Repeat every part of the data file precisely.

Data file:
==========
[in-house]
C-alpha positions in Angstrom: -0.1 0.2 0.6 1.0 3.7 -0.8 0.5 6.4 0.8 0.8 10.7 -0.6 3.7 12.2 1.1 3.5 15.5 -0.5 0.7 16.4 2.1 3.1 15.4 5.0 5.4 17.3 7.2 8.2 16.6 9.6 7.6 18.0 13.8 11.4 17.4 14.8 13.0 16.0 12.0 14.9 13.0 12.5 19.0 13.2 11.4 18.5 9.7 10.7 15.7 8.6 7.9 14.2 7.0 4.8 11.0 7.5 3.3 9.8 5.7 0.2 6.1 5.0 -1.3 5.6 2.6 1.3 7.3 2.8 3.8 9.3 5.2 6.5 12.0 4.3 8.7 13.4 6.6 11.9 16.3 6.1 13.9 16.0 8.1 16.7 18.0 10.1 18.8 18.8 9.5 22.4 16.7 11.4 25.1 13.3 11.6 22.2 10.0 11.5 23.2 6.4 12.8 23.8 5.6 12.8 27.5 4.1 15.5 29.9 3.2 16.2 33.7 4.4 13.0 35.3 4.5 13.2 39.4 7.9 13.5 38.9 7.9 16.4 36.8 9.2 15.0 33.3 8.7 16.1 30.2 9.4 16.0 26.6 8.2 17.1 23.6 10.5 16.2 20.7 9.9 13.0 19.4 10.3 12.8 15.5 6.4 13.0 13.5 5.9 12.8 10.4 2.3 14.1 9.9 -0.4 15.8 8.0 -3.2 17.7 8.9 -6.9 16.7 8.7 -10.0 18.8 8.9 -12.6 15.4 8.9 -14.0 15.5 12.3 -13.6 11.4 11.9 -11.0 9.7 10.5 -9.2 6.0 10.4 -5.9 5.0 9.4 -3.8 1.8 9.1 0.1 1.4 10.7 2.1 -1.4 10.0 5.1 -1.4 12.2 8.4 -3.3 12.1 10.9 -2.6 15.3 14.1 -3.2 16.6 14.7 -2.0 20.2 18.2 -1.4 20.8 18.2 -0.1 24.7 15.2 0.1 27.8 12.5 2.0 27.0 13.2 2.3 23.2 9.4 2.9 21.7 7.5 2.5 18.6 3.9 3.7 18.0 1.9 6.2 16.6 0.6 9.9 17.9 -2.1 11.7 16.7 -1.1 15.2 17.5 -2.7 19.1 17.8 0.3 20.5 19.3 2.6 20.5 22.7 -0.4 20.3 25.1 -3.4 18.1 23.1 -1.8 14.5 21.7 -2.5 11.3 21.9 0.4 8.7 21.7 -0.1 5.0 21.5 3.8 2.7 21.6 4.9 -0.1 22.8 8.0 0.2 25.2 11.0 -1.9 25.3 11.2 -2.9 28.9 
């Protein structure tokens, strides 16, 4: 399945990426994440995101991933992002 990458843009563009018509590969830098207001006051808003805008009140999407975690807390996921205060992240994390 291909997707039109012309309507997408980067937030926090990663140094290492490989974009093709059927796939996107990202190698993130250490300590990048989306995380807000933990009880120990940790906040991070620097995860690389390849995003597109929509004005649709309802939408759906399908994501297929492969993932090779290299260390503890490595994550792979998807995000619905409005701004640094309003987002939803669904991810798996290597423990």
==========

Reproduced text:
[in-house]
C-alpha positions in Angstrom: -0.1 0.2 0.6 1.0 3.7 -0.8 0.5 6.4 0.8 0.8 10.7 -0.6 3.7 12.2 1.1 3.5 15.5 -0.5 0.7 16.4 2.1 3.1 15.4 5.0 5.4 17.3 7.2 8.2 16.6 9.6 7.6 18.0 13.8 11.4 17.4 14.8 13.0 16.0 12.0 14.9 13.0 12.5 19.0 13.2 11.4 18.5 9.7 10.7 15.7 8.6 7.9 14.2 7.0 4.8 11.0 7.5 3.3 9.8 5.7 0.2 6.1 5.0 -1.3 5.6 2.6 1.3 7.3 2.8 3.8 9.3 5.2 6.5 12.0 4.3 8.7 13.4 6.6 11.9 16.3 6.1 13.9 16.0 8.1 16.7 18.0 10.1 18.8 18.8 9.5 22.4 16.7 11.4 25.1 13.3 11.6 22.2 10.0 11.5 23.2 6.4 12.8 23.8 5.6 12.8 27.5 4.1 15.5 29.9 3.2 16.2 33.7 4.4 13.0 35.3 4.5 13.2 39.4 7.9 13.5 38.9 7.9 16.4 36.8 9.2 15.0 33.3 8.7 16.1 30.2 9.4 16.0 26.6 8.2 17.1 23.6 10.5 16.2 20.7 9.9 13.0 19.4 10.3 12.8 15.5 6.4 13.0 13.5 5.9 12.8 10.4 2.3 14.1 9.9 -0.4 15.8 8.0 -3.2 17.7 8.9 -6.9 16.7 8.7 -10.0 18.8 8.9 -12.6 15.4 8.9 -14.0 15.5 12.3 -13.6 11.4 11.9 -11.0 9.7 10.5 -9.2 6.0 10.4 -5.9 5.0 9.4 -3.8 1.8 9.1 0.1 1.4 10.7 2.1 -1.4 10.0 5.1 -1.4 12.2 8.4 -3.3 12.1 10.9 -2.6 15.3 14.1 -3.2 16.6 14.7 -2.0 20.2 18.2 -1.4 20.8 18.2 -0.1 24.7 15.2 0.1 27.8 12.5 2.0 27.0 13.2 2.3 23.2 9.4 2.9 21.7 7.5 2.5 18.6 3.9 3.7 18.0 1.9 6.2 16.6 0.6 9.9 17.9 -2.1 11.7 16.7 -1.1 15.2 17.5 -2.7 19.1 17.8 0.3 20.5 19.3 2.6 20.5 22.7 -0.4 20.3 25.1 -3.4 18.1 23.1 -1.8 14.5 21.7 -2.5 11.3 21.9 0.4 8.7 21.7 -0.1 5.0 21.5 3.8 2.7 21.6 4.9 -0.1 22.8 8.0 0.2 25.2 11.0 -1.9 25.3 11.2 -2.9 28.9 
């Protein structure tokens, strides 16, 4: 399945990426994440995101991933992002 990458843009563009018509590969830098207001006051808003805008009140999407975690807390996921205060992240994390 291909997707039109012309309507997408980067937030926090990663140094290492490989974009093709059927796939996107990202190698993130250490300590990048989306995380807000933990009880120990940790906040991070620097995860690389390849995003597109929509004005649709309802939408759906399908994501297929492969993932090779290299260390503890490595994550792979998807995000619905409005701004640094309003987002939803669904991810798996290597423990």